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[Multiple Eisner Award winning cartoonist  Matt Wagner has long been known for his sure hand with adventure comics; the breadth of imagination for his signature creations Mage and Grendel and his distinctive re-imaginings of Batman in various titles over the years. Now he’s imagining for the first time John Tower, a new character created by Legendary Pictures studio head Thomas Tull and debuting this week as part of the new Legendary Comics line. THE TOWER CHRONICLES: GEISTHAWK #1 is being published in the “prestige” format—a squarebound 64 page comics—well-known to 90s comics readers but not much used today. But it seems appropriate for the story that Wagner is telling, along with artist Simon Bisley, inker Rodney Ramos, and colorist Ryan Brown. In the following interview Wagner walks us through the process of developing John Tower and talks about his entire approach to making comics. We previously talked to Legendary’s COO Tim Connors here. ]

THE BEAT: So how and why and where? [Legendary Comics editor] Bob [Schreck] brought you on after he and Thomas had been talking about the concept of John Tower?

WAGNER: He and Thomas had been talking about a concept and Thomas said, “You know, find me a writer who you respect, who is well established, and also isn’t afraid to tell me when my ideas aren’t any good.” And Bob said, “I got the guy.” So they flew me down to Burbank, we had an initial meeting and it all just went swimmingly. I pulled the plug on a couple aspects of the character, but then we started hashing out other aspects and the story just continued to grow and grow. The original plan was to do it as an OGN, and I said to Thomas, “What we’ve got here now is too big for that, it’s just not going to work. We’ve got to break this up into different books because, you know, this character is a supernatural bounty hunter and has a deep, richly-textured back story. You don’t want to come up short on any aspects of those.” Certainly if you’ve got the fun aspect of him chasing down monsters, you want to see a lot of that. And as with everything I’ve done, as you know, under my own auspices, it’s something of a genre-mashing. We have aspects of supernatural adventure stuff, aspects of horror, fantasy, there’s some historical fiction in it. And luckily we had just the right artist. I think this is the longest sustained narrative Simon [Bisley]’s ever done.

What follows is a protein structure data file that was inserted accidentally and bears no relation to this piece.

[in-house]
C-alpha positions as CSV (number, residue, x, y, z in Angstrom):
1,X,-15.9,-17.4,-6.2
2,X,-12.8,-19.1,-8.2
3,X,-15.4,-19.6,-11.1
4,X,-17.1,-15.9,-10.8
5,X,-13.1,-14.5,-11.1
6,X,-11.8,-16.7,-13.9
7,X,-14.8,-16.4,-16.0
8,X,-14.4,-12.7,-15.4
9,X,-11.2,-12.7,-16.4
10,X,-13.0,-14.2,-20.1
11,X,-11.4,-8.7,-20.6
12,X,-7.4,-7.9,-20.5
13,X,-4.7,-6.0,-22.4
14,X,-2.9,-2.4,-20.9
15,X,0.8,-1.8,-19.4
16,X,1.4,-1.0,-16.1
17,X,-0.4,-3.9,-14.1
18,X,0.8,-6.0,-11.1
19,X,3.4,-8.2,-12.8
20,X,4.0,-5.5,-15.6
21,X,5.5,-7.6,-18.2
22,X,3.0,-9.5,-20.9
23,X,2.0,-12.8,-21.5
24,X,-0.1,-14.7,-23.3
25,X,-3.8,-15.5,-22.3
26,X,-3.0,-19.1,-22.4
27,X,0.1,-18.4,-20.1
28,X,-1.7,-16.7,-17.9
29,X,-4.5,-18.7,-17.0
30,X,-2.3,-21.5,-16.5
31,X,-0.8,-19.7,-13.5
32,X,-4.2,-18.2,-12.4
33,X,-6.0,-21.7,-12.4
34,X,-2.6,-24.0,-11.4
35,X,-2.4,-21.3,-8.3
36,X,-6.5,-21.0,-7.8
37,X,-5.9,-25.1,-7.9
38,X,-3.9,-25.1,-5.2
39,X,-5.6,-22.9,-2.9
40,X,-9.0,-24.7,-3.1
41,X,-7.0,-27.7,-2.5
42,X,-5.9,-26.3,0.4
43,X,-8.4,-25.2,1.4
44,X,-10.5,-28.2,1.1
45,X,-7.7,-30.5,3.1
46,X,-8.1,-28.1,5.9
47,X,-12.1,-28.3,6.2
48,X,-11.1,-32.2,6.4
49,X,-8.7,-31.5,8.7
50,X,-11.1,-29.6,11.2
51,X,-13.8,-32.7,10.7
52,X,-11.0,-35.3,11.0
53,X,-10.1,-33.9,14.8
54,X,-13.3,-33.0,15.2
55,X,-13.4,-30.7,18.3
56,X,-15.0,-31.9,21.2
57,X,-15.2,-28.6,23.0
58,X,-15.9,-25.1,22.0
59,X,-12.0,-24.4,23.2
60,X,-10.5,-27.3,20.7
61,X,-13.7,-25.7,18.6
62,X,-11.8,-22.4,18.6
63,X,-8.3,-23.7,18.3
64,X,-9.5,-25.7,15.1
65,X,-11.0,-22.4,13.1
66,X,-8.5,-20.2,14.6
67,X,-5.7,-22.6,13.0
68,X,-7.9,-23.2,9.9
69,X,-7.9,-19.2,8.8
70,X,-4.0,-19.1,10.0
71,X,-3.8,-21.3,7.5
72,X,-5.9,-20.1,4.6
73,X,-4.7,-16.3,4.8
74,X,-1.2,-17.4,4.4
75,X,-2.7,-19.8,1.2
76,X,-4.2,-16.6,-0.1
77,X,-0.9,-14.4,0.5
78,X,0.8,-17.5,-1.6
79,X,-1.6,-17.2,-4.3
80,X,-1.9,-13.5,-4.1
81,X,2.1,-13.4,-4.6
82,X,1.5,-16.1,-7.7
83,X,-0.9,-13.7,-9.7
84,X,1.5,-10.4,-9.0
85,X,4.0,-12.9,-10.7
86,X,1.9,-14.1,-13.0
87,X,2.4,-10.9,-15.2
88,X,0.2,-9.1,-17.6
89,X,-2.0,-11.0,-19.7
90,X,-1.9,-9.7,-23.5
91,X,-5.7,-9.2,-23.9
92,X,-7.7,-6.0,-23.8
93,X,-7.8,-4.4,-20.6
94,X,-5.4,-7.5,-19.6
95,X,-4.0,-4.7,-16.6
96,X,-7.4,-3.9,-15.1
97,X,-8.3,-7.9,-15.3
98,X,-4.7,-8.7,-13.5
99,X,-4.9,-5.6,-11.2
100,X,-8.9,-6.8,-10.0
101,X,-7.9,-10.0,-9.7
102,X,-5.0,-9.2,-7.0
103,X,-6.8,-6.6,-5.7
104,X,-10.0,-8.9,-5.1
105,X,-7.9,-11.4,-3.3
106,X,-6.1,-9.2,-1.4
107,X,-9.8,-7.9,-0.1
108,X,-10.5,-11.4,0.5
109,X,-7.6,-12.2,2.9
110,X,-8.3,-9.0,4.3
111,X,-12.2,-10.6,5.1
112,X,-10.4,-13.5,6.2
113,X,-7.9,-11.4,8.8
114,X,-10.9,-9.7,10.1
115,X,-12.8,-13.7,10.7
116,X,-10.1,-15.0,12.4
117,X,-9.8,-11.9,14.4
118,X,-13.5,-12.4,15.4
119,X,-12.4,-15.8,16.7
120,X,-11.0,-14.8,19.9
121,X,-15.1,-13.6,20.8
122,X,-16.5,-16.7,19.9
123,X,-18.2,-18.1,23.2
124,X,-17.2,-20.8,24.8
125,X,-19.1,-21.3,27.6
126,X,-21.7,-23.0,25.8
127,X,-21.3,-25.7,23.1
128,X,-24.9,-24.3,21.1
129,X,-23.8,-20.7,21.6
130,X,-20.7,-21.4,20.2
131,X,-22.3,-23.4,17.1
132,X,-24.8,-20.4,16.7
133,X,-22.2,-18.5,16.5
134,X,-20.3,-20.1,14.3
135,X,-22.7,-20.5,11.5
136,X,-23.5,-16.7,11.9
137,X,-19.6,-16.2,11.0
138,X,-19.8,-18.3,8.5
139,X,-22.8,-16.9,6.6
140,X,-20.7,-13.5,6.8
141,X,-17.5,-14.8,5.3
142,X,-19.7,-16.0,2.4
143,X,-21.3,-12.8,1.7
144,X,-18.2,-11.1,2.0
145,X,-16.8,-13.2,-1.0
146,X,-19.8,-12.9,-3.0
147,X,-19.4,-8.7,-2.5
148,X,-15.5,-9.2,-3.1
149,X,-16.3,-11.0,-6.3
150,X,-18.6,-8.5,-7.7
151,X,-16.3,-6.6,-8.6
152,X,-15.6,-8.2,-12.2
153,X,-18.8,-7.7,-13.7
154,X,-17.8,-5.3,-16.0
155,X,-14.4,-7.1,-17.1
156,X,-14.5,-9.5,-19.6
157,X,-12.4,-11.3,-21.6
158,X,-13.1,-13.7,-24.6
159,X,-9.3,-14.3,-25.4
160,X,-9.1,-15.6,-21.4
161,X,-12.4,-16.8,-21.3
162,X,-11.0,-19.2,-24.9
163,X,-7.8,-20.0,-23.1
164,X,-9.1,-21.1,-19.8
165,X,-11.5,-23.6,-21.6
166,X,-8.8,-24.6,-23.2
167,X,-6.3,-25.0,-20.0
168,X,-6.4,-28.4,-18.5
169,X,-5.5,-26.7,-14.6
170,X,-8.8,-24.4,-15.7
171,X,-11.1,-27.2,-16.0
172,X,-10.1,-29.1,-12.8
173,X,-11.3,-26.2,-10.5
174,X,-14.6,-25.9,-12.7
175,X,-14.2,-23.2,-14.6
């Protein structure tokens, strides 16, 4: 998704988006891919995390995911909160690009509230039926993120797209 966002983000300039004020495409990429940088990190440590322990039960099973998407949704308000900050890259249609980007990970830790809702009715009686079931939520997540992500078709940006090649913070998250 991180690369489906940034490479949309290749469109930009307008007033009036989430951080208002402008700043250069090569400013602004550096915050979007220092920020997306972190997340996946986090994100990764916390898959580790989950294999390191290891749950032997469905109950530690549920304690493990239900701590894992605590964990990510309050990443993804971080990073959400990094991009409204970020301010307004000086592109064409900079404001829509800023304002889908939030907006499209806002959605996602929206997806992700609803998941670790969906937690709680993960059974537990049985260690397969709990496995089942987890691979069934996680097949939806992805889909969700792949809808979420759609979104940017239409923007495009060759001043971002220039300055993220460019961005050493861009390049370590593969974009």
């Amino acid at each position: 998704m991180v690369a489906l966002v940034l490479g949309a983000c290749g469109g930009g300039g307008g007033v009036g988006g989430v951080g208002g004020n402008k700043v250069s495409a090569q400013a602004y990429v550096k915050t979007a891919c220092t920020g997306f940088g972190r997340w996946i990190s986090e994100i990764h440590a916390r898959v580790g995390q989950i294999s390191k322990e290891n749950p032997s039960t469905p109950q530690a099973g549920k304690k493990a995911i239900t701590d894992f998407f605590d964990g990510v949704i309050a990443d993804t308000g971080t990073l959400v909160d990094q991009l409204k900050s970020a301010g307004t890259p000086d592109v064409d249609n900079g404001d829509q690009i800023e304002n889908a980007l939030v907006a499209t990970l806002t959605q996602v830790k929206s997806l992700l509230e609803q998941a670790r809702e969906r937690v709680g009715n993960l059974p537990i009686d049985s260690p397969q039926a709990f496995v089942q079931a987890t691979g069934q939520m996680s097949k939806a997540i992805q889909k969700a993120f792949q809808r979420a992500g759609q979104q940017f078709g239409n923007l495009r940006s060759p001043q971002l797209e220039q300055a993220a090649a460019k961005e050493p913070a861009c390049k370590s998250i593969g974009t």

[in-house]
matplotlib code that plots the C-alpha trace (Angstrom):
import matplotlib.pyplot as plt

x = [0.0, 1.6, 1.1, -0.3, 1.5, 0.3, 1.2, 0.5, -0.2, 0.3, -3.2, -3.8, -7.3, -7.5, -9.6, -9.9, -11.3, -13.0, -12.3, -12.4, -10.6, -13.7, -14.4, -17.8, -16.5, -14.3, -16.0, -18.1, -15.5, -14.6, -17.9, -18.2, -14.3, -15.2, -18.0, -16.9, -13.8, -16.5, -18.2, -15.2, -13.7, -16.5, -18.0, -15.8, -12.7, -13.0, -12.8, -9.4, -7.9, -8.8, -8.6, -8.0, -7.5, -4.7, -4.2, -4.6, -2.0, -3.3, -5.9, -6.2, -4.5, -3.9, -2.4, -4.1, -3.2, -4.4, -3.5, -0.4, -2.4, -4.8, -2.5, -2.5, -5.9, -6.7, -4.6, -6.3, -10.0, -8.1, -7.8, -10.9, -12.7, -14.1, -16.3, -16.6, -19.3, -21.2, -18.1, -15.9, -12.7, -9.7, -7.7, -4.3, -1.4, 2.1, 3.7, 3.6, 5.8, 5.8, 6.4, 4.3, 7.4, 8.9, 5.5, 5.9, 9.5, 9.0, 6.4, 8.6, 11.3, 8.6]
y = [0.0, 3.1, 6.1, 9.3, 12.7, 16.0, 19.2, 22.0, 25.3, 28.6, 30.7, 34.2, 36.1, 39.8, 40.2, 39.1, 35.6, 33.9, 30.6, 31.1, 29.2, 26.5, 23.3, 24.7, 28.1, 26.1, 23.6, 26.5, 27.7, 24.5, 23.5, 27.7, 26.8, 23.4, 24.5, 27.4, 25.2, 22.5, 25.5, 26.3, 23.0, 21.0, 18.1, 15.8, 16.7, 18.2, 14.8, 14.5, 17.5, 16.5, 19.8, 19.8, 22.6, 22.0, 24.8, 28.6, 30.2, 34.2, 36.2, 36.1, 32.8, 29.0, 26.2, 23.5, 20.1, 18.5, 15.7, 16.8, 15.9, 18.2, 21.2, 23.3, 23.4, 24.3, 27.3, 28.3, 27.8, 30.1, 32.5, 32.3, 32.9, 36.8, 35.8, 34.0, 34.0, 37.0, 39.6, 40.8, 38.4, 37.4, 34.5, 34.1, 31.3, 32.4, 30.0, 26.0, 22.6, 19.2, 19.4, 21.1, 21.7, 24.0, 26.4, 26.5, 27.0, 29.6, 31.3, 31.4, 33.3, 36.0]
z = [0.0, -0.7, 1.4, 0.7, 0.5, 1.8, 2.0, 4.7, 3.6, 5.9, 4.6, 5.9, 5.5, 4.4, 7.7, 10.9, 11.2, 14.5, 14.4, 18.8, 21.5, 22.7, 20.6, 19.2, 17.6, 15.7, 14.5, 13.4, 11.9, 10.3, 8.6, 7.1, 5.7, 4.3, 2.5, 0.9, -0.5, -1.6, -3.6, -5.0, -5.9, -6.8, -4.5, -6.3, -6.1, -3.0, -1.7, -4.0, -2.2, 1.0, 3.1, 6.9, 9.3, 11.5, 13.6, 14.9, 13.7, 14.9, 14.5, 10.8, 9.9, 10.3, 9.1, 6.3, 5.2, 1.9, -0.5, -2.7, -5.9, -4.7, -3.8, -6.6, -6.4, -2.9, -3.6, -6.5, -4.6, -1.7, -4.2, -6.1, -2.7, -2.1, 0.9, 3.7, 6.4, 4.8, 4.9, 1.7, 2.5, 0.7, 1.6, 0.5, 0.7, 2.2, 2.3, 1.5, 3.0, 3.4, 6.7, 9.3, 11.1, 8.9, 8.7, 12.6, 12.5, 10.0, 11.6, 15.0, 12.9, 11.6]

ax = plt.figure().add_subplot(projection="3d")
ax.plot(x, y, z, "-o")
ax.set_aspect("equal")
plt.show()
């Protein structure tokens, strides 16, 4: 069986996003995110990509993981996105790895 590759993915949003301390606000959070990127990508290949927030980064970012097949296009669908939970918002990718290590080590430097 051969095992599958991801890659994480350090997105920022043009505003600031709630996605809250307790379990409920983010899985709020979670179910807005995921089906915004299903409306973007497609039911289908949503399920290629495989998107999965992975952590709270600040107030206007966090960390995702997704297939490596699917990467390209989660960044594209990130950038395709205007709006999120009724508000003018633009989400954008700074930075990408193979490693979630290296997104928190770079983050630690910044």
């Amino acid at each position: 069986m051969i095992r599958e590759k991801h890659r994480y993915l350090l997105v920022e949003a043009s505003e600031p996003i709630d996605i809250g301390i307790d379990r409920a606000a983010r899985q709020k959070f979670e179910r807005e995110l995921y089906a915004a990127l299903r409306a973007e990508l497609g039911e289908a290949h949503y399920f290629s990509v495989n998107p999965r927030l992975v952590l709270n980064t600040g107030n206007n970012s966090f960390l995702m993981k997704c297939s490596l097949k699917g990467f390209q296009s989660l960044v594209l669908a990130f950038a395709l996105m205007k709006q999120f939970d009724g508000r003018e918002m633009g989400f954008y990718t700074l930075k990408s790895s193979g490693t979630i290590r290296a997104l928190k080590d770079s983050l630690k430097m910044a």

THE BEAT: Ryan Brown’s coloring and Rodney Ramos’s inking have really contributed to the look. Simon is just penciling it? Ryan’s colors are amazing.

WAGNER: Ryan is an Irish guy that I think Simon has worked with a couple times before. Simon brought him to the table and and I thought it looked great. It looks like painted work from Simon and yet we’re able to produce it at a timely fashion. Simon is already 200-plus pages in.

THE BEAT: Rodney is also working on it, right?


WAGNER: Rodney’s inking it and he’s doing a great job, too. There was a little get-to-know-you sort of process and then all of a sudden, that just clicked. Rodney all of a sudden just figured out how to ink Simon perfectly. It’s a really good team and it’s all meshing very well. The more you work together, the better that synchronicity gets. I’m getting better at writing for Simon—he told me “This feels like you’re just writing it for me.” And as a writer, my God, that’s what you want to hear your artist say.

THE BEAT: I did notice, boy, nobody draws a kick ass tough guy with a scarred face quite the way he does.


WAGNER: And monsters, let’s not forget monsters.